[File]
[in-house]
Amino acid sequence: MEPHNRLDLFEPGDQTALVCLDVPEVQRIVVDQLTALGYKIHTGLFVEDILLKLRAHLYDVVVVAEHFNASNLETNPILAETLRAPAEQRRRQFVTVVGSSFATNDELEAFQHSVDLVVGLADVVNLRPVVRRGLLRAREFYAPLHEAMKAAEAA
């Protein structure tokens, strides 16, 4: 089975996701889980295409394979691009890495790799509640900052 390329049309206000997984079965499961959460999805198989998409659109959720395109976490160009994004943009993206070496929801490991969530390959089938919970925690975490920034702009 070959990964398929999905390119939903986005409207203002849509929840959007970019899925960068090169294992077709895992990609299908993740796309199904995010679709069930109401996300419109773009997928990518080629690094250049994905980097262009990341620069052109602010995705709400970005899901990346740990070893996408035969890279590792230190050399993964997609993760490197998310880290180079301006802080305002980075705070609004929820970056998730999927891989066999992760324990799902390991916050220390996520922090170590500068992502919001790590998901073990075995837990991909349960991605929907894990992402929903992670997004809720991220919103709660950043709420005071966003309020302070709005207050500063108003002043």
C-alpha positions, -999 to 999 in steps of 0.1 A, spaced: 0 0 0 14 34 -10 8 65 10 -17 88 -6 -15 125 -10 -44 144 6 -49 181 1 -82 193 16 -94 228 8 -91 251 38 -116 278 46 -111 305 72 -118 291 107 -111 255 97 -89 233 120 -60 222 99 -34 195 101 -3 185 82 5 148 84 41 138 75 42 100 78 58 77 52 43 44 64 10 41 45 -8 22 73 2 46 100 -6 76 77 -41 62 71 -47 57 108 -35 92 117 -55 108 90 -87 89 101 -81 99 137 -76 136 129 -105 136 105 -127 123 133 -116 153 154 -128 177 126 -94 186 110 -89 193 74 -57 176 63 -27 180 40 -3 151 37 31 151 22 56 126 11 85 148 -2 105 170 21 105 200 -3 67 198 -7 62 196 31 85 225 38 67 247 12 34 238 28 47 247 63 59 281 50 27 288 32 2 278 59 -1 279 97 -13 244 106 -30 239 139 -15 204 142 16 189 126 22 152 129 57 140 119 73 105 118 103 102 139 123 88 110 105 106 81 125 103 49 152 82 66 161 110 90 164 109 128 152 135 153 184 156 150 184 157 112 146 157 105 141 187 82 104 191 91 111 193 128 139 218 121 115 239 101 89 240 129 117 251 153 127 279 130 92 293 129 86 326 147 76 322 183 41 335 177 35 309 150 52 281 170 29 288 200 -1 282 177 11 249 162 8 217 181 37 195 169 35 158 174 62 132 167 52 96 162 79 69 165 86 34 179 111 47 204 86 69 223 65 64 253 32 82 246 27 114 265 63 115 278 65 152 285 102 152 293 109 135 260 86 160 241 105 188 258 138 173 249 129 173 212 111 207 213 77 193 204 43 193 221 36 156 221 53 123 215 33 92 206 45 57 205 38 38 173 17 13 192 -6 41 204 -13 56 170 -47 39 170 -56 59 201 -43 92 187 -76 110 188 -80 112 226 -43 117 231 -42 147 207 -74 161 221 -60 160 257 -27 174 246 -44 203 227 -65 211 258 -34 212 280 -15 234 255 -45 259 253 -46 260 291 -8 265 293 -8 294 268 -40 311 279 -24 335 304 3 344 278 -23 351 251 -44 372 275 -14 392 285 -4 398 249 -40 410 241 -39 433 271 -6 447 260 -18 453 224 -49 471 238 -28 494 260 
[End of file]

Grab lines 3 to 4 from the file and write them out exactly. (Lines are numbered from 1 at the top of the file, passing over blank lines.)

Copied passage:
């Protein structure tokens, strides 16, 4: 089975996701889980295409394979691009890495790799509640900052 390329049309206000997984079965499961959460999805198989998409659109959720395109976490160009994004943009993206070496929801490991969530390959089938919970925690975490920034702009 070959990964398929999905390119939903986005409207203002849509929840959007970019899925960068090169294992077709895992990609299908993740796309199904995010679709069930109401996300419109773009997928990518080629690094250049994905980097262009990341620069052109602010995705709400970005899901990346740990070893996408035969890279590792230190050399993964997609993760490197998310880290180079301006802080305002980075705070609004929820970056998730999927891989066999992760324990799902390991916050220390996520922090170590500068992502919001790590998901073990075995837990991909349960991605929907894990992402929903992670997004809720991220919103709660950043709420005071966003309020302070709005207050500063108003002043």
C-alpha positions, -999 to 999 in steps of 0.1 A, spaced: 0 0 0 14 34 -10 8 65 10 -17 88 -6 -15 125 -10 -44 144 6 -49 181 1 -82 193 16 -94 228 8 -91 251 38 -116 278 46 -111 305 72 -118 291 107 -111 255 97 -89 233 120 -60 222 99 -34 195 101 -3 185 82 5 148 84 41 138 75 42 100 78 58 77 52 43 44 64 10 41 45 -8 22 73 2 46 100 -6 76 77 -41 62 71 -47 57 108 -35 92 117 -55 108 90 -87 89 101 -81 99 137 -76 136 129 -105 136 105 -127 123 133 -116 153 154 -128 177 126 -94 186 110 -89 193 74 -57 176 63 -27 180 40 -3 151 37 31 151 22 56 126 11 85 148 -2 105 170 21 105 200 -3 67 198 -7 62 196 31 85 225 38 67 247 12 34 238 28 47 247 63 59 281 50 27 288 32 2 278 59 -1 279 97 -13 244 106 -30 239 139 -15 204 142 16 189 126 22 152 129 57 140 119 73 105 118 103 102 139 123 88 110 105 106 81 125 103 49 152 82 66 161 110 90 164 109 128 152 135 153 184 156 150 184 157 112 146 157 105 141 187 82 104 191 91 111 193 128 139 218 121 115 239 101 89 240 129 117 251 153 127 279 130 92 293 129 86 326 147 76 322 183 41 335 177 35 309 150 52 281 170 29 288 200 -1 282 177 11 249 162 8 217 181 37 195 169 35 158 174 62 132 167 52 96 162 79 69 165 86 34 179 111 47 204 86 69 223 65 64 253 32 82 246 27 114 265 63 115 278 65 152 285 102 152 293 109 135 260 86 160 241 105 188 258 138 173 249 129 173 212 111 207 213 77 193 204 43 193 221 36 156 221 53 123 215 33 92 206 45 57 205 38 38 173 17 13 192 -6 41 204 -13 56 170 -47 39 170 -56 59 201 -43 92 187 -76 110 188 -80 112 226 -43 117 231 -42 147 207 -74 161 221 -60 160 257 -27 174 246 -44 203 227 -65 211 258 -34 212 280 -15 234 255 -45 259 253 -46 260 291 -8 265 293 -8 294 268 -40 311 279 -24 335 304 3 344 278 -23 351 251 -44 372 275 -14 392 285 -4 398 249 -40 410 241 -39 433 271 -6 447 260 -18 453 224 -49 471 238 -28 494 260 